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Businesswoman and women’s advocate Samantha Mostyn to be Australia’s next governor-general

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Australia’s next governor-general will be businesswoman Samantha Mostyn, succeeding David Hurley on July 1.

Announcing Mostyn’s appointment on Wednesday morning, Prime Minister Anthony Albanese said Mostyn was a “modern and optimistic leader for our modern and optimistic nation”.

“Her leadership reflects our enduring Australian values of equality, fairness and responsibility to build a better future for the next generation,” he said.

Mostyn is the second woman to hold the post, following Quentin Bryce who was appointed by the Rudd Labor government.

Trained as a lawyer, Mostyn has had extensive experience in business, especially in telecommunications and insurance locally and globally.

Her non-executive board roles have included the boards of Transurban, Virgin Australia, and chairing Citibank Australia.

She presently is chair of AWARE Super and Alberts Music Group and is on the Mirvac board.

She was president of Chief Executive Women from 2021-22.

She was a commissioner of the Australian Football League – the first woman to be a commissioner – helping develop its Respect and Responsibility policy, and a driver of the AFL (Women’s) (AFLW).

She has also chaired many not-for-profit bodies, including Beyond Blue and Australian Volunteers International.

Mostyn has been a strong advocate on climate change and on women’s issues and has long had strong Labor connections.

She was a policy adviser for former Labor ministers Bob Collins and Michael Lee and a senior communications policy adviser to former Prime Minister Paul Keating.

In 2022 the Albanese government appointed her to chair its Women’s Economic Equality Taskforce, charged with developing a national strategy to achieve gender equality. The committee reported late last year.

Albanese told a joint press conference with Mostyn she was an “exceptional leader”.

Mostyn said she was “ready to serve with integrity, compassion and respect”.

The governor-general designate told the news conference she wanted to “introduce myself to those who do not yet know me.”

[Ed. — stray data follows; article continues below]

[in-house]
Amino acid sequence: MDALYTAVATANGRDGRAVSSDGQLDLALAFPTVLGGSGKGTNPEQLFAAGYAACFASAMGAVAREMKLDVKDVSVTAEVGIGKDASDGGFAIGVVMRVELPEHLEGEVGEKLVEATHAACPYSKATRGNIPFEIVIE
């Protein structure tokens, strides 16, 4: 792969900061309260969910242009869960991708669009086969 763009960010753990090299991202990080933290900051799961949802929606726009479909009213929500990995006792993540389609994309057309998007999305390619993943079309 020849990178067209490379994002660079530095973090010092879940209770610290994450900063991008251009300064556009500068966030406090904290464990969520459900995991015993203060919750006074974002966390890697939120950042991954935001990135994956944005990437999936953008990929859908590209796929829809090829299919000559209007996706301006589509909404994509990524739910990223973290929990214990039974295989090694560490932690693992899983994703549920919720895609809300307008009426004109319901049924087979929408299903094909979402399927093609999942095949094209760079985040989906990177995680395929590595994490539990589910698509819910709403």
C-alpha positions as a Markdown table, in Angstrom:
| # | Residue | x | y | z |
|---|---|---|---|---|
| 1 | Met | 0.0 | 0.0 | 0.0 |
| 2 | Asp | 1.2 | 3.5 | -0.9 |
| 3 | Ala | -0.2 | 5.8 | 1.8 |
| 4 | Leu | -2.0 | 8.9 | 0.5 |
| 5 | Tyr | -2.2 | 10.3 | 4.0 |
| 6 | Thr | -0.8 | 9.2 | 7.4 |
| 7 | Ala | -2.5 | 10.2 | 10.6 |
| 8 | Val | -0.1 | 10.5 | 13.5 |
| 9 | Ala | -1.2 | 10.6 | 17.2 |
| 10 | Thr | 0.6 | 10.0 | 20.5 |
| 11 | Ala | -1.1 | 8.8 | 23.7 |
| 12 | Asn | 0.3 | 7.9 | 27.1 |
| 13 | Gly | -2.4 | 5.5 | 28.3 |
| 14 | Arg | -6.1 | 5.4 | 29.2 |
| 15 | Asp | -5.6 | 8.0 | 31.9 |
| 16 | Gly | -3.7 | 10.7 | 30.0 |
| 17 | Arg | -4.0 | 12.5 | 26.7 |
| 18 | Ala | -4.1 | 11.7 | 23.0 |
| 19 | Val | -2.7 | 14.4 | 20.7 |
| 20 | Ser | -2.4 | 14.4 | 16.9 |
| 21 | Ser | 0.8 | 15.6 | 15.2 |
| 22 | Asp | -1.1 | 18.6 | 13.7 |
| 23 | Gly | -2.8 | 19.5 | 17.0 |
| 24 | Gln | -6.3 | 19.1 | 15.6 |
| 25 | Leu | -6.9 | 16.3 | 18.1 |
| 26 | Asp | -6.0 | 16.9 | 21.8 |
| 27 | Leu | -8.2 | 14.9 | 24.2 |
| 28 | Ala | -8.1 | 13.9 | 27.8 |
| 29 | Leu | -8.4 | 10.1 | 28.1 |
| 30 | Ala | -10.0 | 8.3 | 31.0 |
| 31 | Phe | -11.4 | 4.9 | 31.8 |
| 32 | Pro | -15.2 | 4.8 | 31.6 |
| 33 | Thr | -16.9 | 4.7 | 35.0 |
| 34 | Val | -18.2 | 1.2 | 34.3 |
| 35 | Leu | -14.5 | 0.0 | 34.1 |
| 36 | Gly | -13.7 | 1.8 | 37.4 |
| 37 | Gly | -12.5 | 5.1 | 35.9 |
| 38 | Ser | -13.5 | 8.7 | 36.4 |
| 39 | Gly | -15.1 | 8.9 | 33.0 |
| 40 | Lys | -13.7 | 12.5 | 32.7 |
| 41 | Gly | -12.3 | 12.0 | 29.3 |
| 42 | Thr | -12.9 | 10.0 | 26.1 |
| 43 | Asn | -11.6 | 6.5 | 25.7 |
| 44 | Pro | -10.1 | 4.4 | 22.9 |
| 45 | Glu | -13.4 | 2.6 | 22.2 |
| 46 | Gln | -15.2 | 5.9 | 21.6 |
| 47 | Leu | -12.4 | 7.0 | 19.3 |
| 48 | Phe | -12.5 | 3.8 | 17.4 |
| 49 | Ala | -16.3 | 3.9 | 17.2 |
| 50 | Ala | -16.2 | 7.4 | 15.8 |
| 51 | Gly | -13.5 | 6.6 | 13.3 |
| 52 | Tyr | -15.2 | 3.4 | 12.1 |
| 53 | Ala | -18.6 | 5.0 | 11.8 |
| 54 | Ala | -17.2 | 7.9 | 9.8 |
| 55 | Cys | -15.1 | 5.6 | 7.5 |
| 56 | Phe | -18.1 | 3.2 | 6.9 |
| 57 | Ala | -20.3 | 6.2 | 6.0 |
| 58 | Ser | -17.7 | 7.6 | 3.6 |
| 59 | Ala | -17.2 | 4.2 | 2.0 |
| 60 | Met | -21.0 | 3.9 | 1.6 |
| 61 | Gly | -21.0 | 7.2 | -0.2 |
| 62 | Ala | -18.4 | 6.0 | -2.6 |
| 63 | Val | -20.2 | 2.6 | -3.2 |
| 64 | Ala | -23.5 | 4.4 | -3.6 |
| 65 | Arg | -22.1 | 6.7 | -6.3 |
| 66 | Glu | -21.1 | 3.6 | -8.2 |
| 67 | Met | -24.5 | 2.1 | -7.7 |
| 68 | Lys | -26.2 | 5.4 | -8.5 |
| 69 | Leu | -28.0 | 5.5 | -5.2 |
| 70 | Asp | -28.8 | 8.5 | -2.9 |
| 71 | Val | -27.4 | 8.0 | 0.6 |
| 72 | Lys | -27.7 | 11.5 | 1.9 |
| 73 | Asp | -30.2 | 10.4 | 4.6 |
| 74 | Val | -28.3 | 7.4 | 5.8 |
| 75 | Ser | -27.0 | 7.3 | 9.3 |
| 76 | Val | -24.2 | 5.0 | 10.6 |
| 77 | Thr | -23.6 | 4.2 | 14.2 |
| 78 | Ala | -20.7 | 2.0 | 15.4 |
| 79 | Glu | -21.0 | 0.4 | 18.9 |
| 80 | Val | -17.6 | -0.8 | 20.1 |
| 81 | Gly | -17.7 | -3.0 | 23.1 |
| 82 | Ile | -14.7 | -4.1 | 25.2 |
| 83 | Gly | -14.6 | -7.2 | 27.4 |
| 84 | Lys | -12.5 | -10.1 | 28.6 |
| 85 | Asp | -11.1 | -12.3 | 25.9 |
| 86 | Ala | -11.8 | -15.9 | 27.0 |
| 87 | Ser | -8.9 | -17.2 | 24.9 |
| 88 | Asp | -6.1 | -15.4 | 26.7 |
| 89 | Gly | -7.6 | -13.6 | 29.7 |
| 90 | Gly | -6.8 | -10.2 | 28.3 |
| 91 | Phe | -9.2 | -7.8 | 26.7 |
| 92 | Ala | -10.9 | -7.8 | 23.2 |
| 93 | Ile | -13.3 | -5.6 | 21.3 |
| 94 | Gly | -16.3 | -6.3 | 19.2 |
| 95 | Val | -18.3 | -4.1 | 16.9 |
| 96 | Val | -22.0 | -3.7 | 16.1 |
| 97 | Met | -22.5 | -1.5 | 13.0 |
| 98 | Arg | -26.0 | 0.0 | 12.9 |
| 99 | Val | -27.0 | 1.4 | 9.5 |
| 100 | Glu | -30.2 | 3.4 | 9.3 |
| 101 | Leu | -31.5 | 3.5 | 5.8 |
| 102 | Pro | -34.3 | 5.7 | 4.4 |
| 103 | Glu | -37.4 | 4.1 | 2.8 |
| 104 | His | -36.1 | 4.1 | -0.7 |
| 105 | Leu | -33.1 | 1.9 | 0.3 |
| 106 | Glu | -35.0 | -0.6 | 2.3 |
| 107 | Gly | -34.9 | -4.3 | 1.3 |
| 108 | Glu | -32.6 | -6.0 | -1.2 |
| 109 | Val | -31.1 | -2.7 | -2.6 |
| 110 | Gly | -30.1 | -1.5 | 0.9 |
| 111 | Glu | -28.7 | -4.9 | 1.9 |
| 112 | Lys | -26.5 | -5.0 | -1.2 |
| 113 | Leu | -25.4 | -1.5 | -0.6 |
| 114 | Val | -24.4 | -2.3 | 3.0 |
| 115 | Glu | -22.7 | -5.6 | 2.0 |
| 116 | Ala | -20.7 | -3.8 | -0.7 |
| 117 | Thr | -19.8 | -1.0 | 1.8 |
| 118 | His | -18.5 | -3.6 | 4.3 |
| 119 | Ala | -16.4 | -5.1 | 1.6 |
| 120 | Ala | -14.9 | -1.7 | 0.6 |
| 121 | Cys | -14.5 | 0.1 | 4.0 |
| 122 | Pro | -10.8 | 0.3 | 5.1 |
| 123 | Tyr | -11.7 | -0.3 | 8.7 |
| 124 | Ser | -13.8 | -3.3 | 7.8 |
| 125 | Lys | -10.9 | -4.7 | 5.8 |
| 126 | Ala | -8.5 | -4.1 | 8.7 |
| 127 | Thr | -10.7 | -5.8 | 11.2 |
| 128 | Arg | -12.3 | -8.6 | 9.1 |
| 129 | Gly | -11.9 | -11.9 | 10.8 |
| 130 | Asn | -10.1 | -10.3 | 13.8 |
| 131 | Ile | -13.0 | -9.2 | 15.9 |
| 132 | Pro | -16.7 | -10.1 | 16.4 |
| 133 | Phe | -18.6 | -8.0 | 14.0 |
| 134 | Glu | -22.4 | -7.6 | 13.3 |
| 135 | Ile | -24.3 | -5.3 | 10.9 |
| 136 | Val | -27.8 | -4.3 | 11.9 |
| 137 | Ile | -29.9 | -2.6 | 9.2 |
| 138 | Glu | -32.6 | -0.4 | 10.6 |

Born in Canberra, “like most people, and certainly most people in Australia, my fundamental values were set early by my parents and our family life.

“Along with my three younger sisters, I grew up in an army family, our father a Royal Military College Duntroon graduate who served Australia with distinction for almost 40 years, supported by the generosity, love, care and selflessness of our late mother.

“In my very early years, my dad’s military service took us to the United States and Canada before returning to Australia and living in Adelaide and Melbourne, including time spent with my grandmother when my father served in Vietnam. We learned to be resilient.

“By the early 1970s, we had returned to Canberra, where I was the beneficiary of the public education system and then later completing an arts law degree at the Australian National University while working as a researcher for the Chief Magistrate of the Australian Capital Territory.

“My memories are of deep service, community involvement, education and learning, sport and music, volunteering and engaging in the disability sector. I also clearly and fondly recall our annual attendances at Anzac Day dawn services and marches and standing patiently with my sisters in the crowds on Dunrossil Drive at Yarralumla, waiting to catch that glimpse of Her Majesty The Queen on her visits to Canberra in the 1970s.

“My parents instilled in us the values that they lived so consistently. Generosity, care for others, respect, curiosity, being of service to society and always humility. Millions of Australians know this to be true, that being of service is what often provides a person with their greatest happiness and sense of purpose.

“That is certainly the case for me and I can think of no greater purpose, Prime Minister, than to serve this country I love as Governor-General, particularly at a time in our history when the challenges and opportunities we face are large and complex.

“In the past 40 years, I hope my career and contributions reflect these values. I’ve worked in the highest levels of many Australian companies and spent time working globally. I’ve also had the privilege of advising governments of all persuasions across the country.

“Alongside my broad business career, I’ve forged a strong connection with many other aspects of Australian life, including in sport, civil society, arts and culture, First Nations reconciliation, sustainability in the environment, policy development, mental health, gender equality and young people.

“My connections to this country and people have come in so many forms, from contributing to governance around executive investment and board tables, to cheering at the footy, to being moved and inspired sitting in the audience at our extraordinary arts and music events, or simply packing food boxes in my local community.

“I’ve had engaging discussions with farmers about the challenges of climate change, listened deeply to young people talking enthusiastically about civics and democracy and intergenerational fairness. I spent time listening carefully to single mothers and domestic violence survivors, and shared coffees and stories in men’s sheds.

“My legal training, including time spent in courts from the Magistrates Court here in Canberra to the Court of Appeal of the New South Wales Supreme Court, ensures that I understand and deeply respect our institutions, the rule of law and in particular the democratic will of the Australian people when it comes to our constitutional arrangements.

“It is this that will guide me in carrying out the duties of this office.”

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